I had a large offline reply to siddon about the go-ycsb benchmarking, which I should probably go clean up and post publicly. And hopefully he’ll have some more time available sometime to continue to improve go-ycsb and its ability to benchmark FoundationDB. :slight_smile:


(Rinat Abdullin) #7

By the way, does go-ycsb deal with the coordinated omission?

I’ve discovered today a pretty nasty side effect of having conflicts at high throughput after being reminded about CO and switching load tester to generate transactions at a fixed frequency. The bottleneck (that looked like a tiny latency spike before) blew up like this in the benchmark at 20kHz:


(Alex Miller) #8

If you look at the run loop for the go-ycsb worker, it appears to run an operation every $n$ ms, or immediately if one took longer than $n$ ms. That would imply that it is afflicted by coordinated omission. It’d hopefully be a relatively easy change to instead just fork off another goroutine for a request every $n$ ms, if one isn’t already available, which would solve the issue.

I’m sure siddon would appreciate an issue filed against go-ycsb, if you don’t mind filing one. :slight_smile:


(cih.y2k) #9

@alexmiller, @ajbeamon I didn’t remember that fdb go client using only one network thread. So, maybe it makes sense to use multiple clients in one application.


(Siddontang) #10

oh, maybe I will update my YCSB to support multi clients for better benchmark now.


(Rinat Abdullin) #11

@alexmiller, it appears that go-ycsb is a port from the original JAVA project which has the discussion about the coordinated omission in progress since 2016: https://github.com/brianfrankcooper/YCSB/issues/731

They are discussing correcting the CO, not avoiding it, though (which is probably a more tricky approach than simply launching goroutines on a schedule).


(A.J. Beamon) #12

As a side note, this is a property of our native client (libfdb_c), so it actually applies to all of our bindings.


(Rinat Abdullin) #13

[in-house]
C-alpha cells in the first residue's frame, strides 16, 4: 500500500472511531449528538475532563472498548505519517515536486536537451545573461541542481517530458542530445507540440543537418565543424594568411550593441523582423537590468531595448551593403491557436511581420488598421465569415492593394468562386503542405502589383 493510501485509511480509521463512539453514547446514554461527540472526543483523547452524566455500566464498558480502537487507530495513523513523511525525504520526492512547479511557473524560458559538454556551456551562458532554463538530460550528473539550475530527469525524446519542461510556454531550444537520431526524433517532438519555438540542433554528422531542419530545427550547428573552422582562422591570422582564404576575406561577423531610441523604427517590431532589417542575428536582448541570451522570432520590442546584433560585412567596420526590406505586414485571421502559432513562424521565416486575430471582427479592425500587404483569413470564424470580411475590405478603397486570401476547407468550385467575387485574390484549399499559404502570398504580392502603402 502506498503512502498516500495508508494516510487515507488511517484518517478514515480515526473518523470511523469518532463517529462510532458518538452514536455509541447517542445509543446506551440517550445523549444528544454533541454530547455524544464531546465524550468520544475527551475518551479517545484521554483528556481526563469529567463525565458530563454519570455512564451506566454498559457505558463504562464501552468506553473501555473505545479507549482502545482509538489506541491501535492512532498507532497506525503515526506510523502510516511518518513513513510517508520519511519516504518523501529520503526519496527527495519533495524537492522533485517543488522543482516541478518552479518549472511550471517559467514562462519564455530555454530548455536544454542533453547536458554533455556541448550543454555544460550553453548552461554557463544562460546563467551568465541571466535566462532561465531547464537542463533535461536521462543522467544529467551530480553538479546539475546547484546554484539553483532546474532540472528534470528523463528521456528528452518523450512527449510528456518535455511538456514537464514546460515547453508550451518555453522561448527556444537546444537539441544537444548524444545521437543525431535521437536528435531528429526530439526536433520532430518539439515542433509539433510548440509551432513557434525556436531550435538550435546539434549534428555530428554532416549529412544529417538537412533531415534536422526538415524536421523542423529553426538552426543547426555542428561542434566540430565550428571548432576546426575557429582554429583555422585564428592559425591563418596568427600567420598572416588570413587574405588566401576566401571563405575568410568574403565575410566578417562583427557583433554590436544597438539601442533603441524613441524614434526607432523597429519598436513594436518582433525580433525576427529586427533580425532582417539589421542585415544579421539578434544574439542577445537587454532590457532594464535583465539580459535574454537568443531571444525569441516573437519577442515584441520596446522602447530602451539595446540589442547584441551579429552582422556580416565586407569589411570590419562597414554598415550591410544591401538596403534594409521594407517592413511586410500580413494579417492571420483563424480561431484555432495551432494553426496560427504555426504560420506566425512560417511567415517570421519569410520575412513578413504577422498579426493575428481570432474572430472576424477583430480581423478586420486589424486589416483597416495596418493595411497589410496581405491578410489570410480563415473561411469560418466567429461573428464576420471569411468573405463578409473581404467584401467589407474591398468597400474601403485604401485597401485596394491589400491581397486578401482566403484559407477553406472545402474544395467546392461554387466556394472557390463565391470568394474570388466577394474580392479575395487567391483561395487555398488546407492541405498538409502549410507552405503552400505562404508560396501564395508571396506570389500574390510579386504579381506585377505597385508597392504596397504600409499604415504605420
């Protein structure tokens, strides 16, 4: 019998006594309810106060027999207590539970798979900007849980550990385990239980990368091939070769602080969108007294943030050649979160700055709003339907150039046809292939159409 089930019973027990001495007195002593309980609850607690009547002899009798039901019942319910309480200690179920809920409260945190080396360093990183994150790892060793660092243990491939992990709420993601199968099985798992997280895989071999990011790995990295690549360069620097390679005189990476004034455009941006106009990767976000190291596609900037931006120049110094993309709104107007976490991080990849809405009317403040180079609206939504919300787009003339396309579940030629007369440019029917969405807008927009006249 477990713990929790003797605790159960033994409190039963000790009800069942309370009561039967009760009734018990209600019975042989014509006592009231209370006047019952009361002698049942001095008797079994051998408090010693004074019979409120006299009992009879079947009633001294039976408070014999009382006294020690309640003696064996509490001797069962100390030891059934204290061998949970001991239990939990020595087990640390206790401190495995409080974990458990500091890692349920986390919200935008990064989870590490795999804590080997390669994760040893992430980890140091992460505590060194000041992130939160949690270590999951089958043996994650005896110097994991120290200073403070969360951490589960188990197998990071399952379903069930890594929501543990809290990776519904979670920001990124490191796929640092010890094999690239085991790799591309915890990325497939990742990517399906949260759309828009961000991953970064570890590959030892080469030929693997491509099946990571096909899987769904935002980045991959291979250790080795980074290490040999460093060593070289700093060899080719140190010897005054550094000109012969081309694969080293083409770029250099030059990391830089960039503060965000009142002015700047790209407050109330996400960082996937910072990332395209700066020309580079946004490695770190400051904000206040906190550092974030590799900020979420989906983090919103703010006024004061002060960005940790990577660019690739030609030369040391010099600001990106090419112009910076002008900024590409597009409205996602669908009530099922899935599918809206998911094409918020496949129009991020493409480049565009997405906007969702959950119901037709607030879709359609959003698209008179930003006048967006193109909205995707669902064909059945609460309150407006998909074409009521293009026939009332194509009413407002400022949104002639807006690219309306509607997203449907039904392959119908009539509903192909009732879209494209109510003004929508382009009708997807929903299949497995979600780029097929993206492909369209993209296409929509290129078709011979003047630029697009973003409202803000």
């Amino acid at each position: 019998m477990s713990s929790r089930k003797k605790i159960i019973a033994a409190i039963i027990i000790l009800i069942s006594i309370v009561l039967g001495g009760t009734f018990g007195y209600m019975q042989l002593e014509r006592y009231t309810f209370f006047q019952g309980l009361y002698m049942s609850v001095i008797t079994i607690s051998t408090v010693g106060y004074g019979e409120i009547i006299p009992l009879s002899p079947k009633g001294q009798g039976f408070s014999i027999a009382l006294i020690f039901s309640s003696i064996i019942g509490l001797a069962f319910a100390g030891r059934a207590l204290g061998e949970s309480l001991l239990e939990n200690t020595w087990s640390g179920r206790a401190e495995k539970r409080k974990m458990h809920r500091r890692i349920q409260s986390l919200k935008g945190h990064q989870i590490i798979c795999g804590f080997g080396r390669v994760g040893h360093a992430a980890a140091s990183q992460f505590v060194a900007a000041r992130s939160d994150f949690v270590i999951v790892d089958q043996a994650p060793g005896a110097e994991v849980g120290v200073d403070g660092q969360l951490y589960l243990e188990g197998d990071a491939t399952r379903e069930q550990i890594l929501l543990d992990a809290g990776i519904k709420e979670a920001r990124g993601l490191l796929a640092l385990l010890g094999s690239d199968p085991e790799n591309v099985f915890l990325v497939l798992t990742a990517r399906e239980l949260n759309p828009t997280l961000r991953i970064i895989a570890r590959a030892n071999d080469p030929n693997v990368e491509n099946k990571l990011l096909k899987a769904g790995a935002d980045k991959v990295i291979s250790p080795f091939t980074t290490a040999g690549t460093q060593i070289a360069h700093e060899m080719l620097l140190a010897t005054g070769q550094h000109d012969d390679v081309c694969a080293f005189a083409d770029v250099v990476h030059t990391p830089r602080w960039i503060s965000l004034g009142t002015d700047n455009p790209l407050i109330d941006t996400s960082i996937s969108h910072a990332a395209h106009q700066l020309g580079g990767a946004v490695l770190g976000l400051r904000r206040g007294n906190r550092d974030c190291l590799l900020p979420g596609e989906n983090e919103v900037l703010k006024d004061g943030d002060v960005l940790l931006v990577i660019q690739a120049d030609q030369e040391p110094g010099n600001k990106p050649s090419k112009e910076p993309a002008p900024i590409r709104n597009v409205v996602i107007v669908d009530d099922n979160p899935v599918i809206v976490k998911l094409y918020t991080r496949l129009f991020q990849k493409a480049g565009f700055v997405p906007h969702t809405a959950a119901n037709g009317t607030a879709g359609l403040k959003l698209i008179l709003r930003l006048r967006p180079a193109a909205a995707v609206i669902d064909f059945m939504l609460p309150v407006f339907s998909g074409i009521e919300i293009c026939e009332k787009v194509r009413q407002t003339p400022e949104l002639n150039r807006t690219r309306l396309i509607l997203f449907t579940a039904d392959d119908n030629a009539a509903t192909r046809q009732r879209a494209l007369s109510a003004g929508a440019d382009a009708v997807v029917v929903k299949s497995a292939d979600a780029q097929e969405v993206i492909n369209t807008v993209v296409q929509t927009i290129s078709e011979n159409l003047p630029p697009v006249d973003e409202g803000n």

I was able to push a cluster of 15x i3.large machines to handle 35k event store append transactions per second.

Lessons learned:

  1. Model the layer to inject keys sequentially. This significantly reduces the load on the FoundationDB cluster that is bottlenecked on IO (e.g. that uses EBS + io disks)
  2. Use storage-optimized instances with a fast NVMe SSD, let FoundationDB handle fault tolerance.
  3. Launching a second FDB process on a VM with 2 cores might increase throughput a bit more (especially, if the cluster is bottleneck is on the CPU)
  4. Running load tester without the coordinated omission is more brutal and honest to the database. If it goes down under the load, then it would probably not come back. This speeds up benchmarking iterations

Here is the performance chart from one of the load agents (50% of load):


(matthew zeier) #14

This is similar to what we’re using in production (though more often with i3.16xlarge) with some form of caching to use the NVMe instance stores to back EBS block devices.

It’s about 50k read/writes a second.


(Ryan Worl) #15

What is your workload like in terms of keys read/written per transaction and bytes read/written? Also are you R/W a lot of keys in small ranges in each transaction or all over the keyspace?


(Hu Sheng) #16

Thanks, @alexmiller, would you mind to share the progress on go-yscb fixing? I use go-yscb for benchmark and also get a similar performance level which is about 40k QOS per sescond.


(Alex Miller) #17

@TommyLike, Looking through the commit history, I don’t see any changes to go-ycsb that would add multiple process support. However, you’d be best off getting in touch with the go-ycsb developers for questions like this.


(Hu Sheng) #18

@alexmiller. Great thanks for your guidance, I personally checked the commit history and got no lucky too, but, I found another tool fdb-test-cluster which can easily benchmark the cluster within native tests via terraform and packer on AWS, thanks!


(Ricky Saltzer) #19

For what it’s worth, we recently moved off of using EBS volumes due to its volatile nature. We were having serious problems with flushing to disk which caused FDB to eventually fall over once memory was exhausted.

We recently moved over to using c5d.2xlarge which provides a dedicated NVME drive and performance has been a whole lot better / consistent.

Our write load is 4-6k TPS and our disks are consistently at 0-5% utilization.